Similar to how athletes will cross-train to improve their fitness, it is beneficial for artists to be multi-disciplined in their artistic pursuits to creatively influence their oeuvre in a new way. Sometimes this is initiated purposefully, sometimes as a result of a creative rut and sometimes it can be circumstantial. I happened to be in-between not having access to a darkroom and not sure what my next photography project was going to be and so collaging with my own photos was a great creative compromise. This project allowed me to approach my work from a different perspective while mentally sorting out ideas for my next shooting project by physically sorting through prints, paint and miscellaneous ephemera. I looked through my copious print library to see what had potential and settled on three prints.
I had a pack of three square canvas boards that I previously purchased with the intention of creating some sort of triptych-like project some day. These three images worked perfectly because they already had a commonality but not so narrow that it couldn’t be expanded and enhanced with additional materials. I considered each print individually and matched it to material I had in my studio to further emphasize the theme presented in the still-life. In concept board fashion, I created three piles of paper, mediums and materials that were specific to each piece.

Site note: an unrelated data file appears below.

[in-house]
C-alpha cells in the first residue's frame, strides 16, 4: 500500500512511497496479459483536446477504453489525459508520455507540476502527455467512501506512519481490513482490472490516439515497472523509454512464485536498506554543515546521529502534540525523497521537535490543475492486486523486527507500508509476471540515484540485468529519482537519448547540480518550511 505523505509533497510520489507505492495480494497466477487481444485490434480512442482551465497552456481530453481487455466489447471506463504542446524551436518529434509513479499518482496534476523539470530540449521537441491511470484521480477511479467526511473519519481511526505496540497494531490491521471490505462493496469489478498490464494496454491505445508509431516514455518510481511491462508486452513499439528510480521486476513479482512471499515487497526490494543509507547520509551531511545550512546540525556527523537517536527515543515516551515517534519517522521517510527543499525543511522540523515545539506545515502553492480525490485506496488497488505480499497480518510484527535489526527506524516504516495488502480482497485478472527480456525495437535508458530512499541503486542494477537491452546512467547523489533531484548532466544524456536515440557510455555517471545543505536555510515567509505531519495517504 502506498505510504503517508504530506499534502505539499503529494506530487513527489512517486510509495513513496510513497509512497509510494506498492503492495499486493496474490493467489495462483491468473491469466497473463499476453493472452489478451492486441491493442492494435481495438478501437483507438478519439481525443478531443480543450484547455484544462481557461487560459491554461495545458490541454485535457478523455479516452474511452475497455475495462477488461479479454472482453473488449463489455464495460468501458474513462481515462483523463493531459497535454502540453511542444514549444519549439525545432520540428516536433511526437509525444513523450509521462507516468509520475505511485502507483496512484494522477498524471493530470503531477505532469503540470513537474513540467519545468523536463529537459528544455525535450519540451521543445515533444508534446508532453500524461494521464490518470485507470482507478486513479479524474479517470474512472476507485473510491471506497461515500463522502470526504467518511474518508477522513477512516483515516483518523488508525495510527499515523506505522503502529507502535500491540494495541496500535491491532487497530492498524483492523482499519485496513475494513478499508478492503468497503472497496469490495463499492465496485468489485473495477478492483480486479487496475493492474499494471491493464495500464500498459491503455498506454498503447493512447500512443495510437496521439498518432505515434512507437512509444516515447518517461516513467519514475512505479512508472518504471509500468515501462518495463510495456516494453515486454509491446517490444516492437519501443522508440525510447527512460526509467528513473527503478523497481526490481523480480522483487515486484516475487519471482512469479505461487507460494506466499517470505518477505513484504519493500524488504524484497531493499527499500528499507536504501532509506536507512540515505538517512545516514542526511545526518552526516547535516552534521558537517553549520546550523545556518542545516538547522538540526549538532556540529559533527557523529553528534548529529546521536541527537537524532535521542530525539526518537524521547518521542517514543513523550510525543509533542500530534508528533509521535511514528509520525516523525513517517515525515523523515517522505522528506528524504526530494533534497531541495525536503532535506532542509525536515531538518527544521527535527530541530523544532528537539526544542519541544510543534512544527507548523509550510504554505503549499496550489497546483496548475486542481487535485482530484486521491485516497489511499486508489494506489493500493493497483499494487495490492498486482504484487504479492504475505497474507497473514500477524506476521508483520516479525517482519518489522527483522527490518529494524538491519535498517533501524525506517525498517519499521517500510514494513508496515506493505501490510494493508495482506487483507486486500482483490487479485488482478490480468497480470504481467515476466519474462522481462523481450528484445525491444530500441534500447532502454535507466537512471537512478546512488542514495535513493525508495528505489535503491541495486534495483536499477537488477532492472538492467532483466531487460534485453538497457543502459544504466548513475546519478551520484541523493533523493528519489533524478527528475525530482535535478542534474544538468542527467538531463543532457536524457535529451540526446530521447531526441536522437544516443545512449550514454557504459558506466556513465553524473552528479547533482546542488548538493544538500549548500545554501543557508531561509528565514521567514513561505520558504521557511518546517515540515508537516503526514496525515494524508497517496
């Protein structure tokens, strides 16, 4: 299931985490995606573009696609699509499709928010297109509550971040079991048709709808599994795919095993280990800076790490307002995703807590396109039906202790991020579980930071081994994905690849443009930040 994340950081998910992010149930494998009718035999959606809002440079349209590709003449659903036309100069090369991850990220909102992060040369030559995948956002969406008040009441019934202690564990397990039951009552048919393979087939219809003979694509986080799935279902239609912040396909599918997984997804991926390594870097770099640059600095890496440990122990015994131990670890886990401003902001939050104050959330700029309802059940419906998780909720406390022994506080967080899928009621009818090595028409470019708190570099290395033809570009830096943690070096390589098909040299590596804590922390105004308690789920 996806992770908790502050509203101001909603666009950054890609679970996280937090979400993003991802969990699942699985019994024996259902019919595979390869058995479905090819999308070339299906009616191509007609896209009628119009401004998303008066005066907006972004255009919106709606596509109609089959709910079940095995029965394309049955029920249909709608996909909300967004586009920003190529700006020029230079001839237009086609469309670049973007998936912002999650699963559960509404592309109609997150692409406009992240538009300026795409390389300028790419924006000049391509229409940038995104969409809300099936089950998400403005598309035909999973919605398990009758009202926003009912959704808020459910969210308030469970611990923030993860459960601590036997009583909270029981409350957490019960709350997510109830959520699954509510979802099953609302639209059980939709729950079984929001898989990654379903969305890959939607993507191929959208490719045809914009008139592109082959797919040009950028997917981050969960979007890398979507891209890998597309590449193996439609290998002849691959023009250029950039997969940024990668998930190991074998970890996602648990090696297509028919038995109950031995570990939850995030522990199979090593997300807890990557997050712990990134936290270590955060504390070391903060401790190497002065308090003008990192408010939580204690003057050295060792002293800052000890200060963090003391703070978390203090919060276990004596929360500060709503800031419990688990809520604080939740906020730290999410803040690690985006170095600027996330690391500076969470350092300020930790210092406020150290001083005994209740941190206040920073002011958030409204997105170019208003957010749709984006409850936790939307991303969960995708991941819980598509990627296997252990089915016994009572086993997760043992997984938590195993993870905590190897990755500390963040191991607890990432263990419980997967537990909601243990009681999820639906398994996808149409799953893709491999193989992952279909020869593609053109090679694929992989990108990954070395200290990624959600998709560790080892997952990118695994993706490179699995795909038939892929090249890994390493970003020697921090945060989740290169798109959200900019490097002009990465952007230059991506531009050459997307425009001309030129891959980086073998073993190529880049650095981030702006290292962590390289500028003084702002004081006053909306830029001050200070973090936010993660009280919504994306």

From there it’s a matter of working the materials together to create visual harmony and balance on the board. A strategic performance of cutting, slicing, placing, moving, piecing and shaping then ensues until everything sits just right visually. If something is ‘missing’ or isn’t quite coming together, I’ll take a break or leave a piece overnight so I can get a fresh look when I return to it. Once I’m satisfied with the design it’s time to glue and paint.
The result : Something Creative, Just Wonderful, & Sushi
Considering how the piece will be presented and received is the final step. I wanted to further elevate the work (literally) by making the canvas board stand out from the gallery wall. This was accomplished by mounting wood on the back of the panel to give it a little more height. The shadow created by gallery lights adds visual dimension to the work.
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Gallery Three Blog Series
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